Clutching at straws is the national philosophy, so he has practically conceded that the country is a charity case by calling on philanthropists to raise dollars. But that makes him not so different from Imran Khan, who was trying to run the country like a charity case as well. Perhaps overseas Pakistanis should set up an investment firm willing to lend to the Pakistani government on exploitative terms, and in return end up with something like a slice of the country which could be run from abroad. The country is divided anyway and arguably being run from the IMF headquarters, so what’s another division or two? Buy the influence, as Blackrock has done in Ukraine. Who knows, the investment firm’s logo might even make it to the Pakistani flag.

Dar has been left poking his toy sword at ghosts in an empty amphitheater.

This suggestion might have irked Dar not so long ago, considering that in 2021 he wrote against the amendment to the SBP Act 1956 which became law in January 2022. But now he finds himself, as Ammar Khan has written, blinking first in his staring contest with the IMF. Alas, not everyone can be a fallen hero like Miftah. While Miftah may no longer hold office, he is the one who holds influence and power, while Dar continues to take hit upon hit while remaining in office. Contrary to being the victim he is thought to be, Miftah is the real student of this theater of power and strategy. What distinguishes him is his ability to recognize a losing battle, to play the generous selfless hero briefly while welcoming the opposition from within his own party, knowing full well that the battle is lost and not worth fighting. He left the arena as the fallen hero rather than the oppressive villain, and then took the centrist mob on a Reimagining Pakistan tour to dupe it into a conservative, austere, pro-market vision of the economy according which Pakistan must give in to the deadly embrace of the benevolent profiteer if it is to prosper. Dar has been left poking his toy sword at ghosts in an empty amphitheater.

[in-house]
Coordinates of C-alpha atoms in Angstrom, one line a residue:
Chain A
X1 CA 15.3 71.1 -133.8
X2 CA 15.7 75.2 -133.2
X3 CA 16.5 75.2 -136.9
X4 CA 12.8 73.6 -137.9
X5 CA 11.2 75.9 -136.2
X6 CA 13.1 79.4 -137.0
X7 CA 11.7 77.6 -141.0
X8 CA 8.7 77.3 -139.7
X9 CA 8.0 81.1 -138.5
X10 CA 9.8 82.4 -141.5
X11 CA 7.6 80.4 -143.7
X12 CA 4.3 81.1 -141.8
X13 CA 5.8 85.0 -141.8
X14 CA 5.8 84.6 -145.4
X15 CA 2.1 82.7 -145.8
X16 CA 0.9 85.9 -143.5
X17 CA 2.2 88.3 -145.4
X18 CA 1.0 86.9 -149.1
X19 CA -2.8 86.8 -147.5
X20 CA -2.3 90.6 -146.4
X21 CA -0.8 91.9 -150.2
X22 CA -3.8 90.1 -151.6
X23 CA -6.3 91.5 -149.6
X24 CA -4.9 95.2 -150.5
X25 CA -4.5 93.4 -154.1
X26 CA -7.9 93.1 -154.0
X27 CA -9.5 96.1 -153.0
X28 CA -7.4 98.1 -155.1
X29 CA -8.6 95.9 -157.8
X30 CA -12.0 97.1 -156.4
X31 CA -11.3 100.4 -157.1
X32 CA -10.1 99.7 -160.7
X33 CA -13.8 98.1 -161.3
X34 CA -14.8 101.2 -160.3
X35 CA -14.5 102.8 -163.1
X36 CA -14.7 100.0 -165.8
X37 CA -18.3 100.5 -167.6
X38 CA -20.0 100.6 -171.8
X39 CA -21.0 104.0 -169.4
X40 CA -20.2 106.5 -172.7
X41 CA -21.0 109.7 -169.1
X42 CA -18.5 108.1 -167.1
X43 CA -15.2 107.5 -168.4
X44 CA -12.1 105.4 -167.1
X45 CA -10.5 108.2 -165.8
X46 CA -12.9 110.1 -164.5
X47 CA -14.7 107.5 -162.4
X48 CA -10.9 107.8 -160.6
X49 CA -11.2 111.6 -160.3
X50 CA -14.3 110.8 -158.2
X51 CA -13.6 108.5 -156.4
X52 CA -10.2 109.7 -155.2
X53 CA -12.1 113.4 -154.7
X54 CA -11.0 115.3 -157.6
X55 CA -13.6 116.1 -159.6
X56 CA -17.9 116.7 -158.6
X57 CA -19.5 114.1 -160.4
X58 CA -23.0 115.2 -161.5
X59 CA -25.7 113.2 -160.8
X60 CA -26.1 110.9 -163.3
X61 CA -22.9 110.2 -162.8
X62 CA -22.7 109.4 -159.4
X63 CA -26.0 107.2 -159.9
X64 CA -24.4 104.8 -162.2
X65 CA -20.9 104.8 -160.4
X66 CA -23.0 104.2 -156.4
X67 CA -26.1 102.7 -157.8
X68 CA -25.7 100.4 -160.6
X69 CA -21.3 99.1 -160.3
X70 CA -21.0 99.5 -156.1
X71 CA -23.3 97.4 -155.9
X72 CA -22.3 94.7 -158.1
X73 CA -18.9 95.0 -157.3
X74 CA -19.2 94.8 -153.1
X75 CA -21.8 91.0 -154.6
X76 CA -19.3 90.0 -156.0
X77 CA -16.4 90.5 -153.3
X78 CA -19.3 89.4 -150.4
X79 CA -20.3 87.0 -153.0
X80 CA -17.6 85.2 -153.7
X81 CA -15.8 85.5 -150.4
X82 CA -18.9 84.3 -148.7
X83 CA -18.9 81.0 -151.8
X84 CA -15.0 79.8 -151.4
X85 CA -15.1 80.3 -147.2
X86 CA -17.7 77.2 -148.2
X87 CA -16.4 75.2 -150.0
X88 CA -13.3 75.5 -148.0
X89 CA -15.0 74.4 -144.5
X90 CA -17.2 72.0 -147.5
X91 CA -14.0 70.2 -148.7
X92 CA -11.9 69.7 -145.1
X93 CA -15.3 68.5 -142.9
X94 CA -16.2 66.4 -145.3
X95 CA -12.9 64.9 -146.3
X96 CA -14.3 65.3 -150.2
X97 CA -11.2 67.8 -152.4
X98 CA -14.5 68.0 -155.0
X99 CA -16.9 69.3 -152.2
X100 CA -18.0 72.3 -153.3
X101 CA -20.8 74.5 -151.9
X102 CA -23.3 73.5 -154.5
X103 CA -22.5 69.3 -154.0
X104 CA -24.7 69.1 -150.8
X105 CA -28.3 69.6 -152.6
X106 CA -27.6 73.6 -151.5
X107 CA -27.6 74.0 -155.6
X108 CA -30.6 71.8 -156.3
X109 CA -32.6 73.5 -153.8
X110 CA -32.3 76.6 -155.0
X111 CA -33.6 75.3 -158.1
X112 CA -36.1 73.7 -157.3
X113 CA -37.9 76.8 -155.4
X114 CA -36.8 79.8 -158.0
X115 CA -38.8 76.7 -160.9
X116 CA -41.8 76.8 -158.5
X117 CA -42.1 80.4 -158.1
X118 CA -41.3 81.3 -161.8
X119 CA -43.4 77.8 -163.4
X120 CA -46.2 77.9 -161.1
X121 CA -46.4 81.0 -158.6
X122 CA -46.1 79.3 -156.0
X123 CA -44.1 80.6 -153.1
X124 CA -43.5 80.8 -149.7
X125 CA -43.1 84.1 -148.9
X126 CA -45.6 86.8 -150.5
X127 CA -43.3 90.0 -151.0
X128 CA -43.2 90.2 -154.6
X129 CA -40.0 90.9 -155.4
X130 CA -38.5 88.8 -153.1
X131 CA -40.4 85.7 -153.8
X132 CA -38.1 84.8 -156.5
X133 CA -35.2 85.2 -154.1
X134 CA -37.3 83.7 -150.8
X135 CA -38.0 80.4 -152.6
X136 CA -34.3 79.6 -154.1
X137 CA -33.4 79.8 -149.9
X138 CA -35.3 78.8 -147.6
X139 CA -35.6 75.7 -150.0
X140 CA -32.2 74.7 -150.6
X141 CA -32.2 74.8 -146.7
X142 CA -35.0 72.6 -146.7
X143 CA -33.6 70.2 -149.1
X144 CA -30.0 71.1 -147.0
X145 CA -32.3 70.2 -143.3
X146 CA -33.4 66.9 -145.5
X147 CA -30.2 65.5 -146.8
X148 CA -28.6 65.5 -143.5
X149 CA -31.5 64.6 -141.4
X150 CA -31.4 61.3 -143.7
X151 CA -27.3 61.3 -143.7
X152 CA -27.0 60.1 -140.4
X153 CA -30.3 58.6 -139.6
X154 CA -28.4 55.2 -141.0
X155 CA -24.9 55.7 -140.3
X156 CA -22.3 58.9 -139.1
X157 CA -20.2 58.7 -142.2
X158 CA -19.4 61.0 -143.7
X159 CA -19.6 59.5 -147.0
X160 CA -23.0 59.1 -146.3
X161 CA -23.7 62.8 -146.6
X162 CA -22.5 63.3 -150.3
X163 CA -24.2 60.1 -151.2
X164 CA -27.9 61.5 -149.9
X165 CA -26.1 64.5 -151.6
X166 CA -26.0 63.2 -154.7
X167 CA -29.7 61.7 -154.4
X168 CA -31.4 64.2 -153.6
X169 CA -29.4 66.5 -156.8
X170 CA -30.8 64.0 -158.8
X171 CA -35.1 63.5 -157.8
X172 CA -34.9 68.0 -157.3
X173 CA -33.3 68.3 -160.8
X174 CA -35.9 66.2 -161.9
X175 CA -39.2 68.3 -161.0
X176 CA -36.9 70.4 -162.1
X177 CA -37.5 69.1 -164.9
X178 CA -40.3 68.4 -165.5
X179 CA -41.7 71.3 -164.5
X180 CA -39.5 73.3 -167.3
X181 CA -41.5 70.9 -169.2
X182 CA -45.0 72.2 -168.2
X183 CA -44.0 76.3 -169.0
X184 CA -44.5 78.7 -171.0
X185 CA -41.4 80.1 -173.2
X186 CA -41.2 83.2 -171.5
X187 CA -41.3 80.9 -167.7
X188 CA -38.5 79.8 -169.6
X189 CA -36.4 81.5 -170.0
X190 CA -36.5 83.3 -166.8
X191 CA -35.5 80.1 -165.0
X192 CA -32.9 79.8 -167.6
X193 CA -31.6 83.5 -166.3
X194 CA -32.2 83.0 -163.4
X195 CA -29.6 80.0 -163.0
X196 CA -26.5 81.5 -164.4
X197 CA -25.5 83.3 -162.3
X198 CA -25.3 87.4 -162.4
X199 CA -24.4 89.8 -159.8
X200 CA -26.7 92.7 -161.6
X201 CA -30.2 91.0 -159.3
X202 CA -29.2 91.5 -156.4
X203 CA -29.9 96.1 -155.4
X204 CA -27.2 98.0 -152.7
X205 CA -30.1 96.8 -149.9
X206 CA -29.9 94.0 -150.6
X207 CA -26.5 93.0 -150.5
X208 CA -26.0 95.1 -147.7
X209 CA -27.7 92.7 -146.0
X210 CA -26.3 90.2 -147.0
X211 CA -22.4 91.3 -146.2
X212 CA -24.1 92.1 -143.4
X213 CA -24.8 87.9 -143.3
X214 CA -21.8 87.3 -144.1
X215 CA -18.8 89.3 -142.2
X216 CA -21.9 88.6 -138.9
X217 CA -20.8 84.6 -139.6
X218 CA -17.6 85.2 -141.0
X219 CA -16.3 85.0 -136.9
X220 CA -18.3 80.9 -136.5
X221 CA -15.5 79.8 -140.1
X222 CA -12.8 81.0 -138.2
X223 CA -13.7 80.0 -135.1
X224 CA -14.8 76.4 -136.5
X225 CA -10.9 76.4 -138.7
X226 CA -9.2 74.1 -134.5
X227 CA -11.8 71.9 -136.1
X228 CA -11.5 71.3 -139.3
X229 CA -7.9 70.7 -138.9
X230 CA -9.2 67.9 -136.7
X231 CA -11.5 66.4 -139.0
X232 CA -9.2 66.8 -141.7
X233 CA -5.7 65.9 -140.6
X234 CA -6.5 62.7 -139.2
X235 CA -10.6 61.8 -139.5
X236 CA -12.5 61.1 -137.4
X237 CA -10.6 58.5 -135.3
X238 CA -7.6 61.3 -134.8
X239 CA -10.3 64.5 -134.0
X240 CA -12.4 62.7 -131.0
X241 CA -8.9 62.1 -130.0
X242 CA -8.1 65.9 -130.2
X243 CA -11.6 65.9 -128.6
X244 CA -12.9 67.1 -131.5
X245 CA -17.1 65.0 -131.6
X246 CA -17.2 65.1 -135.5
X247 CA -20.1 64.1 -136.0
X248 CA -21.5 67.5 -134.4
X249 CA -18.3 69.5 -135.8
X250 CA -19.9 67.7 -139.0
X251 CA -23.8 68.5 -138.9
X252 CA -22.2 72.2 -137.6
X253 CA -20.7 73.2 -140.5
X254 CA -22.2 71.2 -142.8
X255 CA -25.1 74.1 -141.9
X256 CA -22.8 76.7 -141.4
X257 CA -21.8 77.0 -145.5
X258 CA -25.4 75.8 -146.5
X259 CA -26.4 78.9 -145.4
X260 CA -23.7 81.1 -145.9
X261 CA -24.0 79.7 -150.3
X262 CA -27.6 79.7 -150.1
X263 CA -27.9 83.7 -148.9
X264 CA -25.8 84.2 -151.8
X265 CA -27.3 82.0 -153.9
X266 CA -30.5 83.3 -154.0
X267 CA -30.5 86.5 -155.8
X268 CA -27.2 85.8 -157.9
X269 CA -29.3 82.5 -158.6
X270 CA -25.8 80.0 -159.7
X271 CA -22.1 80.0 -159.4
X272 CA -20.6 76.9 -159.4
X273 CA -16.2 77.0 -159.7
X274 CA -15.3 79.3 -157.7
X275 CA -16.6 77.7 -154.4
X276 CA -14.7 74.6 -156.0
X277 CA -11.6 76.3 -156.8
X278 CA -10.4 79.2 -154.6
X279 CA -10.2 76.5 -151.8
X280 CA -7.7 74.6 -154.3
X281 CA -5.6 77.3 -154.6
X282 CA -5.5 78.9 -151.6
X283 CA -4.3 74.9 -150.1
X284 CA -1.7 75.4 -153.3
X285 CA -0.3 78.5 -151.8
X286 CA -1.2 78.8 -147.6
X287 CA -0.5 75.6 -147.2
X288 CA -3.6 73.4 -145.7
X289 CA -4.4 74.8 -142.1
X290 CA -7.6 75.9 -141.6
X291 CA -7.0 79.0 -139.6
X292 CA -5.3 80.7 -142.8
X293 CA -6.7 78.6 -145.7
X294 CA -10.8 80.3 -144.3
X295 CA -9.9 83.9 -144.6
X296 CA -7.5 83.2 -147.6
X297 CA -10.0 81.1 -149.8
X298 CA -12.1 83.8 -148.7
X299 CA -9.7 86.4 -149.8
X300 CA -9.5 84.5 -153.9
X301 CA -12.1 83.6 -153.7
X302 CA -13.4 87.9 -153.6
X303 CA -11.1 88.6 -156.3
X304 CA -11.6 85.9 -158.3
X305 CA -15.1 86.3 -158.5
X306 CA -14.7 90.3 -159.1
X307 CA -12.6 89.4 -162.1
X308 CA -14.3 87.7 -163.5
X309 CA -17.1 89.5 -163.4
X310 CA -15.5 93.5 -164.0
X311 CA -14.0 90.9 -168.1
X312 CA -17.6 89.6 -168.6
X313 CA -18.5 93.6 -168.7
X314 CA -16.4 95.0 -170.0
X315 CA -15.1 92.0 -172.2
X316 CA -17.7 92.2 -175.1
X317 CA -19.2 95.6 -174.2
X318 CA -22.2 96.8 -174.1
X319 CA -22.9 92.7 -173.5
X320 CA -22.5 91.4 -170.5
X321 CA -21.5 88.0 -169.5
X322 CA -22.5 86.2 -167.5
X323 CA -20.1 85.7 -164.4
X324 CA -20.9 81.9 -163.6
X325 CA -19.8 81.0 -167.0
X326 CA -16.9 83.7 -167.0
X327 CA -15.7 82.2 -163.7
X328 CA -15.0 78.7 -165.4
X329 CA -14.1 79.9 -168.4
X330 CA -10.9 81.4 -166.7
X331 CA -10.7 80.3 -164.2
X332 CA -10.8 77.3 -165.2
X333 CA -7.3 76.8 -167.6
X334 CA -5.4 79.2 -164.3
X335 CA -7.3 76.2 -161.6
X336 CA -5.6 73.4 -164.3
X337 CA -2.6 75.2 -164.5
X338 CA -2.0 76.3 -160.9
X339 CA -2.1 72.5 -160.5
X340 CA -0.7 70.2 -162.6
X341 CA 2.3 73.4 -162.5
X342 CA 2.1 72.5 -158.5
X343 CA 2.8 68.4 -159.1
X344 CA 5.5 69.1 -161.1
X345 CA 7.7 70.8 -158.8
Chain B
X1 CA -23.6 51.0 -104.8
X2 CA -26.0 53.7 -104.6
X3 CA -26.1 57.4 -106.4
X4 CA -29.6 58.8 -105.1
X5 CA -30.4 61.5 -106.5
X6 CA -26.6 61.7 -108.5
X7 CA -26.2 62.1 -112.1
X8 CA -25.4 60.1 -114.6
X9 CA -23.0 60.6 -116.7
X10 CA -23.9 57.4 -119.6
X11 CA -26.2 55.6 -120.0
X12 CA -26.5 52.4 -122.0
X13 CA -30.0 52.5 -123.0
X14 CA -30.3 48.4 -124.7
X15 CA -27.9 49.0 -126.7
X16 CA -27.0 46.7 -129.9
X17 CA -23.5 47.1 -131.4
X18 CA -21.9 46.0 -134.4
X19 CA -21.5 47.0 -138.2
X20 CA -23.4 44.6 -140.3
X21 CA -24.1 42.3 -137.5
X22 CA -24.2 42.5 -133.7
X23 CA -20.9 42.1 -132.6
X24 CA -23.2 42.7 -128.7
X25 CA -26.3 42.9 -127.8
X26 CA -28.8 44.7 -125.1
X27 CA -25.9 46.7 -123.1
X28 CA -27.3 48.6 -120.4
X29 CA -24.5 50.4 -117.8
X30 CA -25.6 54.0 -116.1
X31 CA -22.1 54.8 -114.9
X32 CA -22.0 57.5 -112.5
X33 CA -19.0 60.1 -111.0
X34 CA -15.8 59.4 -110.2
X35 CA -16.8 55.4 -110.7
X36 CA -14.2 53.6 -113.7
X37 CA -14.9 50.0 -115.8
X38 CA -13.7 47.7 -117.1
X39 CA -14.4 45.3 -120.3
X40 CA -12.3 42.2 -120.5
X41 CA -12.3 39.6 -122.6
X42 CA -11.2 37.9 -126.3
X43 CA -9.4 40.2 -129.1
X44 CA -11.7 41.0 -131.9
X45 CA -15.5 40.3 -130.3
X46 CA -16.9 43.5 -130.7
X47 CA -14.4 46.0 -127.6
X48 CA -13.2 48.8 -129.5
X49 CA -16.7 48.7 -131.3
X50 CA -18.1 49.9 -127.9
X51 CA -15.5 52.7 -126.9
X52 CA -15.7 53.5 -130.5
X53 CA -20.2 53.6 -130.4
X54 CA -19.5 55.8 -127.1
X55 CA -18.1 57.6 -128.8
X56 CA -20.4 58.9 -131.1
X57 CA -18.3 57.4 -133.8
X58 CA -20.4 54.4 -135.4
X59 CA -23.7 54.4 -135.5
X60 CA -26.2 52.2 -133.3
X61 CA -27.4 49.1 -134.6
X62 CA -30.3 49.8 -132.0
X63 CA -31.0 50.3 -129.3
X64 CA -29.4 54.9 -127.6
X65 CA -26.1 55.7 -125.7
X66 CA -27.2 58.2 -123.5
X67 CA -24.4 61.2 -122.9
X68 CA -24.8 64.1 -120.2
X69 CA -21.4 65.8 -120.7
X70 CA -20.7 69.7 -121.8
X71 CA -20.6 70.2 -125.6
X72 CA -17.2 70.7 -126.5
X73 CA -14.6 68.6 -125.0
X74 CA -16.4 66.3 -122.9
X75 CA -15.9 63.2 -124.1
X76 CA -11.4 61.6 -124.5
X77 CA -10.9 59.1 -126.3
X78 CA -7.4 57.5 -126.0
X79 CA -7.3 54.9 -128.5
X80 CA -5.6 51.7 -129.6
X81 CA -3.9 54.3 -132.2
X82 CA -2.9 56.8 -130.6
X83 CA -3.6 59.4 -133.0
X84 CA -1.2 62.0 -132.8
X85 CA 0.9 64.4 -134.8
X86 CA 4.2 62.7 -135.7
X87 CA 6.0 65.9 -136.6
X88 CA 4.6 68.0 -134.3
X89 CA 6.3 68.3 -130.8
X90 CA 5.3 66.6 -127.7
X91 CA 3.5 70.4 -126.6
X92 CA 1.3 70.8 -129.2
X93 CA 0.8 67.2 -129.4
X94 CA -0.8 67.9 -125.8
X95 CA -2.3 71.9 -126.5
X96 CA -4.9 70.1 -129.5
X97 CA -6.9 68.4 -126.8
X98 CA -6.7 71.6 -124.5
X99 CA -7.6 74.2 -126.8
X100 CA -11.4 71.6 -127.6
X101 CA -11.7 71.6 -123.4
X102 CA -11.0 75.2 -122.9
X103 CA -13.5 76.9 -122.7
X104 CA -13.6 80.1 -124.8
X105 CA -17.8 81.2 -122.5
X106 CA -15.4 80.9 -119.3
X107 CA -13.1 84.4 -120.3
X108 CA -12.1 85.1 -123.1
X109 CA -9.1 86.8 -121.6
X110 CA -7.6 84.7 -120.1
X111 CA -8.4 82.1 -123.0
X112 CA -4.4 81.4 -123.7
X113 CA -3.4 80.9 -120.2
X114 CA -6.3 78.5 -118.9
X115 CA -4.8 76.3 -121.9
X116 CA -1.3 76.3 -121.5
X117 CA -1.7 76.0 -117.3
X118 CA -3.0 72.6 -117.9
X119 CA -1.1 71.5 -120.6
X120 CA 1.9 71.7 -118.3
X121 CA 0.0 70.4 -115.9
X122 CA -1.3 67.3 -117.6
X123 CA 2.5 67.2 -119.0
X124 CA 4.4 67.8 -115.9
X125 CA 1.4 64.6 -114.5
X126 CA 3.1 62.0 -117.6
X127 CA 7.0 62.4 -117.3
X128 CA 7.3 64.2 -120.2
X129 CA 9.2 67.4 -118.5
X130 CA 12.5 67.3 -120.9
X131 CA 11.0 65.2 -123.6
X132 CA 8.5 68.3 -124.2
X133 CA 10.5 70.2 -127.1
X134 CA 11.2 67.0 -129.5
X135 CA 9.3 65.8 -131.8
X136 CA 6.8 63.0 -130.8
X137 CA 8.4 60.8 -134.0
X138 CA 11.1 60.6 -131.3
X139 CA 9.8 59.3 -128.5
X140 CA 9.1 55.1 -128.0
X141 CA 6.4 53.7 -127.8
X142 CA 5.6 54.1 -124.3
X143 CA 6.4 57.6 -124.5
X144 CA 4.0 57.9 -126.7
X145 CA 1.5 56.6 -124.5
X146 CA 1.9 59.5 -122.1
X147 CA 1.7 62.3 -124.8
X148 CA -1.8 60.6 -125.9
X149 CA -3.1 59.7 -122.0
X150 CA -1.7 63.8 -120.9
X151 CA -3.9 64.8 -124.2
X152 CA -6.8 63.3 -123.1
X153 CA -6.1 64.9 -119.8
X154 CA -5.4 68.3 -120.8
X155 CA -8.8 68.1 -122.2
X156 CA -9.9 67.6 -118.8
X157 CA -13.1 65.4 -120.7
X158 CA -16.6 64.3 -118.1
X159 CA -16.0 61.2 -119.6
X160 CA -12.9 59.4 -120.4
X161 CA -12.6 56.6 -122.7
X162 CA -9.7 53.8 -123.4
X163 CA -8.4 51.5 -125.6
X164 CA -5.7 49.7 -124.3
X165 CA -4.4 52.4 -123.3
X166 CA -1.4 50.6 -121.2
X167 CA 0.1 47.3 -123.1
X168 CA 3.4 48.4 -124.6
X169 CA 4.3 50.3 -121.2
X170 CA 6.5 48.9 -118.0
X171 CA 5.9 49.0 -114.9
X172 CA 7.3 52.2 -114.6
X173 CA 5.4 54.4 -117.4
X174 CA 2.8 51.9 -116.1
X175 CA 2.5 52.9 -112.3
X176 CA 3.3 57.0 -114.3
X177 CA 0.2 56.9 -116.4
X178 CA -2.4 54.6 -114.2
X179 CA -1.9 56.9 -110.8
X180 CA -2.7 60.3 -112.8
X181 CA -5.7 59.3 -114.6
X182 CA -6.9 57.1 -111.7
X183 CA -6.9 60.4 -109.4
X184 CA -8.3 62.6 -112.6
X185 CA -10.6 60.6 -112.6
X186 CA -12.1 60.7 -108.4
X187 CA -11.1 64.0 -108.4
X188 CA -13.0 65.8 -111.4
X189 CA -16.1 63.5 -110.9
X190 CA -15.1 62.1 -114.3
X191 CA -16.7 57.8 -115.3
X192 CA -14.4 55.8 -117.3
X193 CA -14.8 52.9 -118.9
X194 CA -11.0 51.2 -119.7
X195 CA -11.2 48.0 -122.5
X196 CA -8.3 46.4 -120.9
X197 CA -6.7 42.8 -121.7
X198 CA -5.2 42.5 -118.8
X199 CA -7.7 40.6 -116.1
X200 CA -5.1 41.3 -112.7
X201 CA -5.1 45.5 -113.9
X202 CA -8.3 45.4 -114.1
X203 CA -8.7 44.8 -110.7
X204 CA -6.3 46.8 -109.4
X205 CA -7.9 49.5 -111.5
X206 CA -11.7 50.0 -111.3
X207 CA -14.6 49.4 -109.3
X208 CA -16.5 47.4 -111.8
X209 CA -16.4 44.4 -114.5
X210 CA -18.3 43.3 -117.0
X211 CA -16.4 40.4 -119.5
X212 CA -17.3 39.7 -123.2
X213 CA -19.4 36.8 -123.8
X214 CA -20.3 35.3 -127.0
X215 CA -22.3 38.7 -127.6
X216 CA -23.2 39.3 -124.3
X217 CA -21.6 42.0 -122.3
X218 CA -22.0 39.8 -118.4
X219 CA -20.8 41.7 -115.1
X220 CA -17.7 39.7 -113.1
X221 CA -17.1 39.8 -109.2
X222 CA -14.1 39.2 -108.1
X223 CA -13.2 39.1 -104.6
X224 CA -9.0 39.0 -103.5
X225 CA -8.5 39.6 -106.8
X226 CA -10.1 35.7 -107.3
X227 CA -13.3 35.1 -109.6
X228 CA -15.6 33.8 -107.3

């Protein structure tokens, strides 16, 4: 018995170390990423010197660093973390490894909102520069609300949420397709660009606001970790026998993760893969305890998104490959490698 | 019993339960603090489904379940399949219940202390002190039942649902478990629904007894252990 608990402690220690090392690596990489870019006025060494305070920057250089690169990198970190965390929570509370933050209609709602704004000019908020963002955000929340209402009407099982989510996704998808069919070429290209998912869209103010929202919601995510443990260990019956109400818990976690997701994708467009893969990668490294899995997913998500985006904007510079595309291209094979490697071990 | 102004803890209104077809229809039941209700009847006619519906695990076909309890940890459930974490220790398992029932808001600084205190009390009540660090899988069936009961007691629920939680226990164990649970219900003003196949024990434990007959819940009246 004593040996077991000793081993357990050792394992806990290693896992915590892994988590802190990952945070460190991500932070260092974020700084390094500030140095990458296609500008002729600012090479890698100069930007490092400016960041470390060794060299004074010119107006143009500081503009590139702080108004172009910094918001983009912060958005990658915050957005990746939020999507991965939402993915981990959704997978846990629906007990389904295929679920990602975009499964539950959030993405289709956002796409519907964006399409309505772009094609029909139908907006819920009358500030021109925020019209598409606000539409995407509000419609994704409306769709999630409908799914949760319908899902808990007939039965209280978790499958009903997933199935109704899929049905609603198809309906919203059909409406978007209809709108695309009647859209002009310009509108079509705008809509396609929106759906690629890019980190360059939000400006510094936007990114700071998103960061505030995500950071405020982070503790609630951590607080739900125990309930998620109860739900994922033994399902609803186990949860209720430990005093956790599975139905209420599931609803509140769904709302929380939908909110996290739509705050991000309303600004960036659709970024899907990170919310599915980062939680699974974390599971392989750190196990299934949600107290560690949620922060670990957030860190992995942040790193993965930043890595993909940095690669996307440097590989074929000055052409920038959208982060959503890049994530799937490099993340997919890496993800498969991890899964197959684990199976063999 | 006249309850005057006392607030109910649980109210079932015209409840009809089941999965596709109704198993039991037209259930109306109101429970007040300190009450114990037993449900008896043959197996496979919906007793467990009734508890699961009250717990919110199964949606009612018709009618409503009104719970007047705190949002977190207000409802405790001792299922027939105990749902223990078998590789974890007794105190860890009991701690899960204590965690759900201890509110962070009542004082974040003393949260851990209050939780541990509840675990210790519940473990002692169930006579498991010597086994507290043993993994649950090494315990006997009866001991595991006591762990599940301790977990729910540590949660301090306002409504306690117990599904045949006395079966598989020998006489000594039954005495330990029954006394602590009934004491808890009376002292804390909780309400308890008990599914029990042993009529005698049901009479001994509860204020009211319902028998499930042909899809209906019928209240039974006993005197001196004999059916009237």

To employ a variation of Dierdre McCloskey’s description of the ideological range of American economics, the ideological distance between Miftah and Dar is all the way from meem to noon. They merely appeal to different faces of Pakistan’s establishment: Miftah to the military and the tishun class, and Ishaq Dar to religious sentiment. In traveling this stone’s throw distance from Miftah to the noon League’s family man, the governing coalition is very much the same and its relationship with the establishment is very much the same, as is the impotency of both the federal government and the military when they are required to offer the public anything more substantial than platitudes and an unimaginative word kachoomar. This amateurish theater of crisis, valorization and demonization will offer Pakistanis little opportunity for self-reflection, so the least these people could do is to entertain us. Yet they can’t even do that very well. Meanwhile it’s Imran Khan, Aitchison’s old-boy par excellence, the fool pretending to be a philosopher king, who offers some comic relief with his New Yorker interview and complaints of being subjected to the power of a super king.

“Are you not entertained?!”, roared Maximus in Gladiator. Not really, because the ranting and scowling Dar makes for a terrible Commodus.

Dr. Daniyal Khan is an Assistant Professor in the Department of Economics at the Lahore University of Management Sciences, and holds a PhD in Economics from The New School in New York.